W. H. BELL & STEMP, Solicitors for the
Executors, Inns of Court, Adelaide Street,

Name of Deceased Proprietor.— Edwin James Gransden, late of Red Hill, Brisbane.
Date of Death.— -4th July, 1938.
Name1 of Claimant. — Alice Tyrrell, of Herston Road, Brisbane, wife of Ernest William
Tyrrell, and Leonard Mervyn Stemp, of Hemmant, Brisbane, as Devisees in Trust.
Description and Situation of Land.— Subdivision 53 of portion 566, county of- Stanley,
parish of Enoggera.
Estate Claimed to be Transmitted. — Fee- simple.
Particulars of Will or Otherwise.— Will dated 1st March, 1937.
Date within which Caveat may be Lodged. —15th November, 1938.
Statutory notice to creditors.
Re EDWIN JAMES GRANSDEN, deceased. Notice is hereby given that all Creditors and other persons having claims against the estate of the above named deceased, late of Speedy Street. Red Hill. Brisbane, in the State of Queensland, Retired Railway Employee, who died at Brisbane aforesaid on the fourth day of July, 1838, are hereby  required to send their claims, in writing,
to ALICE TYRRELL and LEONARD MERVYN STEMP, the executors of the Will of the said deceased at the office of W H. BELL & STEMP, at the address below, on or before the Third day of September, 1938. And that after the expiration of the last mentioned date the said Executors will proceed to distribute the assets of the said deceased amongst the parties entitled there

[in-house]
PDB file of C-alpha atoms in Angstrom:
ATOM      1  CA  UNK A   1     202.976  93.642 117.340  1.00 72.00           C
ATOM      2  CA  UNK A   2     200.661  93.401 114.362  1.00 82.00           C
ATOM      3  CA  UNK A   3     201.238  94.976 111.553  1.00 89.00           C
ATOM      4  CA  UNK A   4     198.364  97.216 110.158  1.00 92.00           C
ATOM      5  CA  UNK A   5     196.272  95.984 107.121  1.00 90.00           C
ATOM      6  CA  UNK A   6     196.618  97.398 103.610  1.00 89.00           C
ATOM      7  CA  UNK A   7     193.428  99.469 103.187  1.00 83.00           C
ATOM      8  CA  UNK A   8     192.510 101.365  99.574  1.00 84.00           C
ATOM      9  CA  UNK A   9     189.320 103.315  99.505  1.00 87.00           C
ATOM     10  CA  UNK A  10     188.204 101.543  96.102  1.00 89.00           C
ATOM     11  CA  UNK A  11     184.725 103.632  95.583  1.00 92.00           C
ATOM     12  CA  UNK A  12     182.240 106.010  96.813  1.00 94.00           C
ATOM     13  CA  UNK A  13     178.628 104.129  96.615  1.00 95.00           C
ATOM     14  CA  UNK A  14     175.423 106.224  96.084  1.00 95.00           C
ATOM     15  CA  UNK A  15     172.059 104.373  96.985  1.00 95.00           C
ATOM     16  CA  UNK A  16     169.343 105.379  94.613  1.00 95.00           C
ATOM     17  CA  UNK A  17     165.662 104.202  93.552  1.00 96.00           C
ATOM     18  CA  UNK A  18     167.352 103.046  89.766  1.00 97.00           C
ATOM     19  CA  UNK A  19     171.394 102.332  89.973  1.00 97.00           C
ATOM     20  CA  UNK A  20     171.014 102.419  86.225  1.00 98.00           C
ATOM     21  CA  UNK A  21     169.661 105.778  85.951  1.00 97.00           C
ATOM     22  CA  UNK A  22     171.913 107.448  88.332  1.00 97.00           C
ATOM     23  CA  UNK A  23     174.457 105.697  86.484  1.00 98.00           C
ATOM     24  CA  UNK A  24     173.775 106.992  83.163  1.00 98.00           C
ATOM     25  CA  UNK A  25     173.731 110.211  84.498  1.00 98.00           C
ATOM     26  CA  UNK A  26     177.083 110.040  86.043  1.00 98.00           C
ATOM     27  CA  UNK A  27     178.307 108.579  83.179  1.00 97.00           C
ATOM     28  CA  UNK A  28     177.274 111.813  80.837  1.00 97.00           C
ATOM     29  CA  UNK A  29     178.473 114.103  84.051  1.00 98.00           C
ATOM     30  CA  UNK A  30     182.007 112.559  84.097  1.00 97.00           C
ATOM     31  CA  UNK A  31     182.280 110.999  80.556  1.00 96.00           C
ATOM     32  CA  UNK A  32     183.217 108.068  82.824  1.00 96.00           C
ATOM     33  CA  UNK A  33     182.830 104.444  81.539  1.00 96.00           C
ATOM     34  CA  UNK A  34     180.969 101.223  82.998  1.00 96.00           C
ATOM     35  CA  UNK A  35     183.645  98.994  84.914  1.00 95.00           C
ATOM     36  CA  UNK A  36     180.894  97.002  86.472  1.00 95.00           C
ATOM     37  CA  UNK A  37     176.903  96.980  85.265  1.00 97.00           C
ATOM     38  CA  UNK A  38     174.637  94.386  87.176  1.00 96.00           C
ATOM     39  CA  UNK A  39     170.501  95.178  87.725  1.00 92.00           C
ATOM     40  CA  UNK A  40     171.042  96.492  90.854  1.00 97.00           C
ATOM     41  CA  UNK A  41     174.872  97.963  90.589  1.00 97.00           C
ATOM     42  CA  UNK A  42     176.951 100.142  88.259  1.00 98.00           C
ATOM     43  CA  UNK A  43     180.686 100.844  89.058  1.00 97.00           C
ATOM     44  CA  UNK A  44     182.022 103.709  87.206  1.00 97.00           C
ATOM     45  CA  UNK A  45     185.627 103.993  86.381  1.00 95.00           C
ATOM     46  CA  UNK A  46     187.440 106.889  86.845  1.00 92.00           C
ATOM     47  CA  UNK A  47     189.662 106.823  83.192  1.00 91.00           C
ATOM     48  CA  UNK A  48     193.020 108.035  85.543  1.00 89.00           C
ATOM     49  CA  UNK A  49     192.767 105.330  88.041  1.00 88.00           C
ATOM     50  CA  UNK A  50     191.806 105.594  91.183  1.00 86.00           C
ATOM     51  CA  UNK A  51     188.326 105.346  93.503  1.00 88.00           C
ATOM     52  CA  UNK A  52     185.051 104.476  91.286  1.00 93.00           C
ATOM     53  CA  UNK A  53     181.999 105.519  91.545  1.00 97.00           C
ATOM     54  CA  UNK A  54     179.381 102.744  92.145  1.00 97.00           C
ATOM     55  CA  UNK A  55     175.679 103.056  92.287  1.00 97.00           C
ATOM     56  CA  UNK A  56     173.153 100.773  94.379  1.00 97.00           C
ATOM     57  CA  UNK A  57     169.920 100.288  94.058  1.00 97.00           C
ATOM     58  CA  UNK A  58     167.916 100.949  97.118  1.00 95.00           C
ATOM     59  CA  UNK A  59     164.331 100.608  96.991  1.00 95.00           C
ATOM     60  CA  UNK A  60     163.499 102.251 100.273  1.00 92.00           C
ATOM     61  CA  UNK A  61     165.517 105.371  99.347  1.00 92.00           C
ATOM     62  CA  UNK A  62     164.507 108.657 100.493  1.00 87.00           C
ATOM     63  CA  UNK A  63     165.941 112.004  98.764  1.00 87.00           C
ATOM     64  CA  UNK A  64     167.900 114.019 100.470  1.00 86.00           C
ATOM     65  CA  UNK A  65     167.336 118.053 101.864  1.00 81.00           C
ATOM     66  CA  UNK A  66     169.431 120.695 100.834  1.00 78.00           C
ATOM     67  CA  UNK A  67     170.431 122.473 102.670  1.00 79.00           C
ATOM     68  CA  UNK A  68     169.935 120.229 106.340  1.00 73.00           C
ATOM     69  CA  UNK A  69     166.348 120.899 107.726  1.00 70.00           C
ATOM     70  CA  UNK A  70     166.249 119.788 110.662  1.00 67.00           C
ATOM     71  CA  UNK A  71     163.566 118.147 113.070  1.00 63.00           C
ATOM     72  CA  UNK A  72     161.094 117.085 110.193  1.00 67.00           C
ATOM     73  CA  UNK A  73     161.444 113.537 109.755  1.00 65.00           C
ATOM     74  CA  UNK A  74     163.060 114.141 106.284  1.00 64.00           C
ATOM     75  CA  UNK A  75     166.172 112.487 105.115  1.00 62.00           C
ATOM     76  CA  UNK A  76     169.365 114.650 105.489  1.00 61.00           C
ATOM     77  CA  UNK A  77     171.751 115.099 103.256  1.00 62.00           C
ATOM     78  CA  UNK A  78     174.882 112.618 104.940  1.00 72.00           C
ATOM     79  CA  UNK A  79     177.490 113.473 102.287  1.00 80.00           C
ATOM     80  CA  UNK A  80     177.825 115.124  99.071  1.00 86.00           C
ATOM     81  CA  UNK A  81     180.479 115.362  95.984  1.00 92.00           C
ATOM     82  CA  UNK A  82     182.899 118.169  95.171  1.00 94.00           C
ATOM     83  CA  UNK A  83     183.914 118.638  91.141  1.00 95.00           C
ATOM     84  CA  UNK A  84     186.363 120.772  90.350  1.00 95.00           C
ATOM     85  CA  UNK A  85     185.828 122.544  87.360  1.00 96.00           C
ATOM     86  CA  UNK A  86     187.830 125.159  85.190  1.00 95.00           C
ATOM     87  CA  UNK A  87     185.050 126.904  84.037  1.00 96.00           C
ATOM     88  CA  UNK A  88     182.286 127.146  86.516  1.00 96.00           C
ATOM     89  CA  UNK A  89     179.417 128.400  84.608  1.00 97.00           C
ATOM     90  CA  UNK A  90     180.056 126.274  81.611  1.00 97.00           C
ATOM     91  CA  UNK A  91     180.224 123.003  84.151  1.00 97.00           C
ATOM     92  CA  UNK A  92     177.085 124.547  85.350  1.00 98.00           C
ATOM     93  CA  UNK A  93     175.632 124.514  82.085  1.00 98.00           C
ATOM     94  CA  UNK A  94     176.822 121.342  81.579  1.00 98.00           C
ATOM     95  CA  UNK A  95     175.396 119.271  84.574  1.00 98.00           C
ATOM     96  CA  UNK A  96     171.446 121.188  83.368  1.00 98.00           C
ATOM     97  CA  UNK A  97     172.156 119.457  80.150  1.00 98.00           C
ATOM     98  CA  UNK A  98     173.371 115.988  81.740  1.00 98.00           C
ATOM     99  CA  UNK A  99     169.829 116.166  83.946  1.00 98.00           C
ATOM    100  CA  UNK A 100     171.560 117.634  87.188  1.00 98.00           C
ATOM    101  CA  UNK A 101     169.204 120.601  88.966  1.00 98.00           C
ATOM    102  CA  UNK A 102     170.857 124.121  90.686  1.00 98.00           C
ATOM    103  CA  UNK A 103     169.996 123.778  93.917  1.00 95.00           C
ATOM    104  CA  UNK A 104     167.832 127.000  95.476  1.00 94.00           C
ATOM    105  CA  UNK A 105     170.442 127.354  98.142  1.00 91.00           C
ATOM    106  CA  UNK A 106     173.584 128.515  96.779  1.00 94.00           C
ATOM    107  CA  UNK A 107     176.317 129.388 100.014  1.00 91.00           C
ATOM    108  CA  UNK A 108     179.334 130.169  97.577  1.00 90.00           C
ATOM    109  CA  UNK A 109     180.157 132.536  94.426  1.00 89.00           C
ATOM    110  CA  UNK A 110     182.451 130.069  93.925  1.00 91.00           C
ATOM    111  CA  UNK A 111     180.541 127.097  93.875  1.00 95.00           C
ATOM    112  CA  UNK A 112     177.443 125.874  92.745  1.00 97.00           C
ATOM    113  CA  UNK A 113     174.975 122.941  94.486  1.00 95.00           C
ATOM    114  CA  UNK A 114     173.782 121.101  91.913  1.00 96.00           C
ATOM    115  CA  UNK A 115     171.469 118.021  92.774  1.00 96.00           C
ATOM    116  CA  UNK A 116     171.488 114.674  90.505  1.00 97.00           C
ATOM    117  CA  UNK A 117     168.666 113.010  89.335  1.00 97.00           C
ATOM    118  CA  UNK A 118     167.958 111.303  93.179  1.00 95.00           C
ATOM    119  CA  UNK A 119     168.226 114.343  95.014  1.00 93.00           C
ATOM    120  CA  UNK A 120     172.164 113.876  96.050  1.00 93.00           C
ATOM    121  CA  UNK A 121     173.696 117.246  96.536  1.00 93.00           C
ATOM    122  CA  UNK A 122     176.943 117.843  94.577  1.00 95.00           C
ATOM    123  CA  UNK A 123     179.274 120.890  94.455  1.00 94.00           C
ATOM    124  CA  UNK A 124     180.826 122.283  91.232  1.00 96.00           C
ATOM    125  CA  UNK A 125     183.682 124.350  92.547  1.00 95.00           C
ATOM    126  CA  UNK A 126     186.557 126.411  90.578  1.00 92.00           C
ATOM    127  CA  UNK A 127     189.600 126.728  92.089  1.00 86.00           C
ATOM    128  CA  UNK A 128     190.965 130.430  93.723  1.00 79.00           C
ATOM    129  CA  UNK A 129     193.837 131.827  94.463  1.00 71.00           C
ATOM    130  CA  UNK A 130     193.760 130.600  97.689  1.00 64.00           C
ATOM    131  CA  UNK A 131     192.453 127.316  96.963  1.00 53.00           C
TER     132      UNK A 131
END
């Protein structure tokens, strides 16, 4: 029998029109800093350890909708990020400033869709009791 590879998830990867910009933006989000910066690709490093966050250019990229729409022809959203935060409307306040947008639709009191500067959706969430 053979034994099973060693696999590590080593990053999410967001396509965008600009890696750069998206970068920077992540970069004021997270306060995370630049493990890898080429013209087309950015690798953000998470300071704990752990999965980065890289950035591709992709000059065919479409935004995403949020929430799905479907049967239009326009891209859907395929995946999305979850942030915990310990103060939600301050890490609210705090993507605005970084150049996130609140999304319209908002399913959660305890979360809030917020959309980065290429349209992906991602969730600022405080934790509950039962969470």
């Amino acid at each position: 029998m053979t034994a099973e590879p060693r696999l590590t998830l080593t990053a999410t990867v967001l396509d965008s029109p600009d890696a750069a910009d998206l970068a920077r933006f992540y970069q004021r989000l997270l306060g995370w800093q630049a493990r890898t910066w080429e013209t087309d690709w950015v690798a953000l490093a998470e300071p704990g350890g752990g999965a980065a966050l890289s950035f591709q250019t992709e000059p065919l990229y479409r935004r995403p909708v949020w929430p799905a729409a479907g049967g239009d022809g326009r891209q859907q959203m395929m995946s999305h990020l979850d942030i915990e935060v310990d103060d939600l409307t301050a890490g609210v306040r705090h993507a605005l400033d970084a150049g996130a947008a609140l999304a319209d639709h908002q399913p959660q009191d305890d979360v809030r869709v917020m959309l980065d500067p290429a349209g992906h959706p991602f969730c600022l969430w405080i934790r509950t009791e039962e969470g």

to, having regard only to the claims of which they shall then have had notice.
Dated at Brisbane this third day of August, 1938.
W. H. BELL & STEMP. Solicitors for the
Executors, Inns of Court, Adelaide Street, Brisbane.

So, now that I have a time line, I need to figure out what it is that I need to know to write this up into a story and then I need to start writing.

So tomorrows blog post will hopefully be a lot shorter and should give me a list of what I need to research further. Then I can start writing up the Story of Edwin Gransden and his family.